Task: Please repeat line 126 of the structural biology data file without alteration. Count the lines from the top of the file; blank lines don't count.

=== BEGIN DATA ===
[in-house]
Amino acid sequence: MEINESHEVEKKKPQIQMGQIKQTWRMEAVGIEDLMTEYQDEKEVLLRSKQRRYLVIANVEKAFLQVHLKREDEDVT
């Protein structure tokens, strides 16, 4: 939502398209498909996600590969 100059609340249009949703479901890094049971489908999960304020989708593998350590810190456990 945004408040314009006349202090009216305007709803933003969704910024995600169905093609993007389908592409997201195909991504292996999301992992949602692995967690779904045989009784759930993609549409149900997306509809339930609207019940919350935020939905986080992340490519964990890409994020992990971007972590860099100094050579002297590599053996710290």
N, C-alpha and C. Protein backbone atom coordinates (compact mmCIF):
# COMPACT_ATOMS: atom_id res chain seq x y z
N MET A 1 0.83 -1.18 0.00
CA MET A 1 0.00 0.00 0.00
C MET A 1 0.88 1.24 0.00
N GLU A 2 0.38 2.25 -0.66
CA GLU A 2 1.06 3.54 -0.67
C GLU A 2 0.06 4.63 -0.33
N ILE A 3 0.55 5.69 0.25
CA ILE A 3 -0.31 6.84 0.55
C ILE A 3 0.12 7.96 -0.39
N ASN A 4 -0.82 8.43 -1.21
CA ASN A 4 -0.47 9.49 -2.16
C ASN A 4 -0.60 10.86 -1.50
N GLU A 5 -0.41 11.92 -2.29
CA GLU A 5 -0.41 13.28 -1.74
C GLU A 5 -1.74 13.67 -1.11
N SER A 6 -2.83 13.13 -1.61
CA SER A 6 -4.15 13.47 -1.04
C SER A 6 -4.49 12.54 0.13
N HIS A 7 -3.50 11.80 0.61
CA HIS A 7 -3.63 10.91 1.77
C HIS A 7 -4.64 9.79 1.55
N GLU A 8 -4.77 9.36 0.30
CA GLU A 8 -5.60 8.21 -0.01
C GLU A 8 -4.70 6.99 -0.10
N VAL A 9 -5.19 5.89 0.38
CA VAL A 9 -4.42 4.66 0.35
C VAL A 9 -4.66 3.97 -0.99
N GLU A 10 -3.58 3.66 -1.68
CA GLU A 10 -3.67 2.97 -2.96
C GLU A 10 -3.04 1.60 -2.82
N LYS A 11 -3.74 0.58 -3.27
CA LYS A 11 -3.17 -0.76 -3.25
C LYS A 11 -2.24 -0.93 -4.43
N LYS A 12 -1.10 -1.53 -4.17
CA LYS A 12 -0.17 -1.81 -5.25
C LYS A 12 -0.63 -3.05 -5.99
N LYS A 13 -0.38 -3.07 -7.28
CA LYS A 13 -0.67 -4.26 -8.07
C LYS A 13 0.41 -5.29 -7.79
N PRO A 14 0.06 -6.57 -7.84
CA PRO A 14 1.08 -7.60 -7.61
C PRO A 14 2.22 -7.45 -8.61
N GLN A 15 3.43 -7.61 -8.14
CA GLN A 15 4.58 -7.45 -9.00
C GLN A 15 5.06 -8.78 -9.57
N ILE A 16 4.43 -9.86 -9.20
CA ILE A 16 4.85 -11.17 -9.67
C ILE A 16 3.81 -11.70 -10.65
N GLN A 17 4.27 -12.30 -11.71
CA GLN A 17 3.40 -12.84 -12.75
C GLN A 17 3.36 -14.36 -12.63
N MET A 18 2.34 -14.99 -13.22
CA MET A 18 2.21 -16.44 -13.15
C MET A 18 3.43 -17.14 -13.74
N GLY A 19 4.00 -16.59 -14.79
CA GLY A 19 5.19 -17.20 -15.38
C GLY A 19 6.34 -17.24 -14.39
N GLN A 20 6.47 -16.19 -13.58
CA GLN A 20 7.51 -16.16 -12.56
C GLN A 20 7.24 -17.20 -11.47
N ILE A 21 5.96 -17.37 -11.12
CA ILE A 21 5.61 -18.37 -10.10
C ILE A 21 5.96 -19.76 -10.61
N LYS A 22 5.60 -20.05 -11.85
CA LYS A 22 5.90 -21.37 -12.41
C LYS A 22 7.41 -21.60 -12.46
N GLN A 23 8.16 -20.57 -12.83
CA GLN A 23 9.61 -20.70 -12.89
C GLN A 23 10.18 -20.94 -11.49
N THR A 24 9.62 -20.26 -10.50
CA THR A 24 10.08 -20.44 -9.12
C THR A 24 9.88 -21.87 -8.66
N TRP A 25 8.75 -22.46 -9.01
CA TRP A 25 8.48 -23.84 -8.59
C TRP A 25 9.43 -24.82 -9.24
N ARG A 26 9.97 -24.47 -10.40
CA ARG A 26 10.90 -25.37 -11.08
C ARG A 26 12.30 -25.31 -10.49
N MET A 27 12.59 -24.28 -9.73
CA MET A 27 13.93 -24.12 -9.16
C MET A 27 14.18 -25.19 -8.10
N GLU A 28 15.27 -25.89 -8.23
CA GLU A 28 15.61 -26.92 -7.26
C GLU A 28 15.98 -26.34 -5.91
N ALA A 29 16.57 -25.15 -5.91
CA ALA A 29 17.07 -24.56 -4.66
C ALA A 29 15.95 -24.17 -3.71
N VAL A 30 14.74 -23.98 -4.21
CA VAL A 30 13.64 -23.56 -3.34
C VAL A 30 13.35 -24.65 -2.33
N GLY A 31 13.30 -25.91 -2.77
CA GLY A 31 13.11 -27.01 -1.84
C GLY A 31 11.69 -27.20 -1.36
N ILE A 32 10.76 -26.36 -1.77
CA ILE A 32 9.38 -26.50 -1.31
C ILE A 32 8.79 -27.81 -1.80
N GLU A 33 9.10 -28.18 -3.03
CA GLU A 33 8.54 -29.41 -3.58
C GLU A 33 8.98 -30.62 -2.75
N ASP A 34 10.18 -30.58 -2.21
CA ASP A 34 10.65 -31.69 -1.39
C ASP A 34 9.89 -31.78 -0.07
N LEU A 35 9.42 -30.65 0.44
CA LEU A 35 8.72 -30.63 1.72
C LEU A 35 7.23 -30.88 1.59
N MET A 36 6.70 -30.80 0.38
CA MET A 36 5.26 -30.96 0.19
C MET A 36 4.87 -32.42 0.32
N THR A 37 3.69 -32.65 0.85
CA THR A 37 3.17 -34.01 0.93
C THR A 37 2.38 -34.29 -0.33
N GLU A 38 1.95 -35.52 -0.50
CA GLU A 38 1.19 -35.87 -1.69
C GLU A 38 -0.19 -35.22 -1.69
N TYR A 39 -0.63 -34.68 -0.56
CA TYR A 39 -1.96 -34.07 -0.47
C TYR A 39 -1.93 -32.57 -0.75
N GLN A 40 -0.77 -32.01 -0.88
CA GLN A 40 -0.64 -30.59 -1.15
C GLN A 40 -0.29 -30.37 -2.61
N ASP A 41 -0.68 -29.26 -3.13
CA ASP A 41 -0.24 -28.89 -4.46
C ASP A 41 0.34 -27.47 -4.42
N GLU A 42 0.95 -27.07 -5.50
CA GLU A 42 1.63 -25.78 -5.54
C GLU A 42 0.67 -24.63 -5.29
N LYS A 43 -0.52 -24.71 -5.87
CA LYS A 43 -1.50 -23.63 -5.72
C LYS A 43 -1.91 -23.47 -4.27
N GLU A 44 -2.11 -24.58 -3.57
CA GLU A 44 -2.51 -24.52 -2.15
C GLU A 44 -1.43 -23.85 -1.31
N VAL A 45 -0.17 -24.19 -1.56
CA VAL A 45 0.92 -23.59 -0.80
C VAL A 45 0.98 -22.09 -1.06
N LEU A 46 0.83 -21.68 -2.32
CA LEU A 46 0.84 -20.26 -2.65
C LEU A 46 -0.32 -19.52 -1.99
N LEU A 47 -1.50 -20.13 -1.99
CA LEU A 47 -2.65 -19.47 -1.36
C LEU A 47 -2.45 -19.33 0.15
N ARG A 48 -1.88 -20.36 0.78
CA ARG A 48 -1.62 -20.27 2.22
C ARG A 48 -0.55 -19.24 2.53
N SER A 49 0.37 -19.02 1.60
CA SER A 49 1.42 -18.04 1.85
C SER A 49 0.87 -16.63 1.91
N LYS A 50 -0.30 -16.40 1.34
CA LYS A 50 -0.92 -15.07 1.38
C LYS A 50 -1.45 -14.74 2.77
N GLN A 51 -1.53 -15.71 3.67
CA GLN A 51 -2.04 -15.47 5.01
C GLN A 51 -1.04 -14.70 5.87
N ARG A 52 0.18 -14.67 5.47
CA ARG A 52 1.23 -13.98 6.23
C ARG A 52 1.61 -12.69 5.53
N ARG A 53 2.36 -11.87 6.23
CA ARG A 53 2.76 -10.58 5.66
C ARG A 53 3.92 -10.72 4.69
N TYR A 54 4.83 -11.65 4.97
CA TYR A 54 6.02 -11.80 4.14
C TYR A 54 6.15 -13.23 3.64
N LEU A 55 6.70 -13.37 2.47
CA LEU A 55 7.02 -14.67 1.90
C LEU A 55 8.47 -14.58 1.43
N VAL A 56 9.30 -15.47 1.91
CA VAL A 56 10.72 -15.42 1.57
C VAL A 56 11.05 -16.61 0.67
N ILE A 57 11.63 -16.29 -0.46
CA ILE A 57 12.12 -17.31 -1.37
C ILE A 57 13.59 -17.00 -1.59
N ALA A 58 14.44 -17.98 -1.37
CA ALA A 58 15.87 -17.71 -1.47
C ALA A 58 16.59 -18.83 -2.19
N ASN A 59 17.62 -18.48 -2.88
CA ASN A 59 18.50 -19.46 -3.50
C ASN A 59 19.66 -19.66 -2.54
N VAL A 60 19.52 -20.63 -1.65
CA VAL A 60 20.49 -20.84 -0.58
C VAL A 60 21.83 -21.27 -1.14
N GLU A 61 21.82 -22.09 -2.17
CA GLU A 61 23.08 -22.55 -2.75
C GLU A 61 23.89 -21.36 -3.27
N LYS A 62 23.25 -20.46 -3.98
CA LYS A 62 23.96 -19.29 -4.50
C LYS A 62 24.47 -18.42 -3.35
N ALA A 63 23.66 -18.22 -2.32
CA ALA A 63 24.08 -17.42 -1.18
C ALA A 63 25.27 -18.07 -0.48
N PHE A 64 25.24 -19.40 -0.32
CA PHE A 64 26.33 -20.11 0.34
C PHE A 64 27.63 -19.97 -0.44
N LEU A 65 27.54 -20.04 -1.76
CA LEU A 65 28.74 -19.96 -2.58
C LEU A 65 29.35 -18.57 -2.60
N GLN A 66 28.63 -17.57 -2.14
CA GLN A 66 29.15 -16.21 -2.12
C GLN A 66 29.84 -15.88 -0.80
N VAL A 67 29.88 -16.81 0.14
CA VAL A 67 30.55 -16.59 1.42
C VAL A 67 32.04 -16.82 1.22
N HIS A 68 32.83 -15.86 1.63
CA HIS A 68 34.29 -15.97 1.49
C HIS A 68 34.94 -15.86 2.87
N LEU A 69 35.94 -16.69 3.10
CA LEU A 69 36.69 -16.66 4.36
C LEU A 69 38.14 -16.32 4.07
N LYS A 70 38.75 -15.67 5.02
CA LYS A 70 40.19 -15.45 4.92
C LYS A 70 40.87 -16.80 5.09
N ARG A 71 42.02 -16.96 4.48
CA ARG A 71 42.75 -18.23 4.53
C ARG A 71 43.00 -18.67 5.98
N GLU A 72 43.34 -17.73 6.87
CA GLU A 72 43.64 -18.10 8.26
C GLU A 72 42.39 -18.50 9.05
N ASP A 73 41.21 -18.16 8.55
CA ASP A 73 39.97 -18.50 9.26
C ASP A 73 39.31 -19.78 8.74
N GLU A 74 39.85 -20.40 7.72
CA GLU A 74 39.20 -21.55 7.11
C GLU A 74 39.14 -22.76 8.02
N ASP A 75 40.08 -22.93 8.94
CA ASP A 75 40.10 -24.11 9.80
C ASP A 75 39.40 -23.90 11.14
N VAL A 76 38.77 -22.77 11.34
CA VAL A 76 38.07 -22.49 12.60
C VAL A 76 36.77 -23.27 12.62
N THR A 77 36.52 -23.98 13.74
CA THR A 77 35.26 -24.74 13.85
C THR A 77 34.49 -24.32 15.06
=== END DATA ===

N ASP A 41 -0.68 -29.26 -3.13